What gas customers should know now

nIt’s also 99 days on Friday until the warm-up period begins in Germany on October 1. Then the demand for energy in apartments increases, half of which is heated by natural gas. But it is uncertain how long gas supplies will last: at least after reducing imports from Russia to 40 percent of the previous volume along the Baltic Sea Nord Stream 1 pipeline for a week at the latest, gas is now a scarce commodity. , as formulated by Federal Economy Minister Robert Habeck (Greens). What is certain is that prices have already risen sharply – and that large increases in tariffs will also sooner or later affect end customers.

When will there be price increases for end customers?

It depends on the purchasing strategy of the power provider in question, and therefore will vary from company to company. The rise in gas prices from last fall is now being overtaken, says Klaus Muller, president of the Federal Network Agency. That’s a 30, 50, or 80 percent increase.

But this should only be the beginning of the increments. Many municipal and other utilities have long-term supply contracts they made years ago at low prices. In this way, recent price jumps are mitigated. However, this will not do much if deliveries of Russian natural gas do not materialize, and then it will have to be purchased again at a significant cost. There is talk in the industry that providers will incur losses if the current delivery terms to end consumers remain in place. For this reason, much higher price increases can be expected for private customers in the coming months.

How quickly can providers demand higher rates?

For now, consumers are protected. Minister Habek announced the alert level in the gas emergency plan on Thursday due to stagnating Russian gas flows. “The prices are already high and we have to be ready for further increases,” the politician said. But now it remains to be seen when the rate-adjusting mechanism will be activated, through which utilities can pass higher prices directly.

To do this, the Federal Network Agency will have to determine a “significant decrease in the total volume of gas imports into Germany”, which has not yet happened. After that, affected energy suppliers will have the right “along the supply chain to adjust gas prices for their customers to an appropriate level.” This is regulated by the Energy Supply Security Act. Gas imports will continue to decline on July 11, when the maintenance of the Nord Stream 1 pipeline on the Baltic Sea was announced, which is why gas flows will be suspended for about two weeks. It is not clear whether this is sufficient for the network agency.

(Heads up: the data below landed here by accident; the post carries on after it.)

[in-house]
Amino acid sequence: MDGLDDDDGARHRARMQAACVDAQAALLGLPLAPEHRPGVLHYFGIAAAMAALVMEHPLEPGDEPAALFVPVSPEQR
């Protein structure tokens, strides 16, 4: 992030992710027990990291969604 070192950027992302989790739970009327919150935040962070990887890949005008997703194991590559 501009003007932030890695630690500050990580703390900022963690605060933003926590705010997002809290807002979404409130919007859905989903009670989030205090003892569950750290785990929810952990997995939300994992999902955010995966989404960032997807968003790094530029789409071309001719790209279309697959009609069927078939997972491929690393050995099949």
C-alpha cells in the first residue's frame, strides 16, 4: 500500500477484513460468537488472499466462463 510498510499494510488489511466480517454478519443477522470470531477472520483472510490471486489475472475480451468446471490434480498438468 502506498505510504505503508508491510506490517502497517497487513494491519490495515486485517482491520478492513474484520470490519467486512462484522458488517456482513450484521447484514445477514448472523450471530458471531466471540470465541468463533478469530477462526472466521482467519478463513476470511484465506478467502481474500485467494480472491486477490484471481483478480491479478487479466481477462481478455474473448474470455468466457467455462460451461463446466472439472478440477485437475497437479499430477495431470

What does price guarantee mean then?

Anyone who has agreed to a price guarantee with their power supply has so far been protected from increases for the promised period. But if the price adjustment mechanism is activated, it won’t help: then the merchant and supplier can pass their purchase prices on within a week – even if the contract has low tariffs set for several months. Anyone who does not have a price guarantee is not yet safe from significant increases.

How much have gas prices gone up?

In previous years, the price of gas reached 20 euros per megawatt-hour on the TTF (Trading Exchange). Due to the increased demand in the last year, the demand for energy supplies suddenly increased all over the world, which actually led to higher prices. Russia’s aggressive war in Ukraine has also caused uncertainty. Recently, the trading price was around 80 euros per megawatt-hour, but after Nord Stream 1 was throttled a week ago, it rose to more than 120 euros. However, this is still less than in the early days of the Ukraine war, when the price was about 200 euros.

How much does gas consumption cost private families?

This depends on the respective consumption and the provider. New customer tariffs are often more expensive. An example of a household with gas consumption of 20,000 kWh per year paid an average of more than 13 cents per kWh in April, according to a calculation by the Federal Energy and Water Industries Association (BDEW). Double compared to previous years: Since 2008, the family rate has been about 6 to 7 cents per kilowatt-hour. Similarly, according to comparison portal Check24, a typical household with the same gas consumption pays an average of 13.8 cents per kWh in June, thus 2,752 euros per year. This represents an increase of 113 percent compared to the same month last year. Economist Jens Südekum expects gas costs to double or quadruple.

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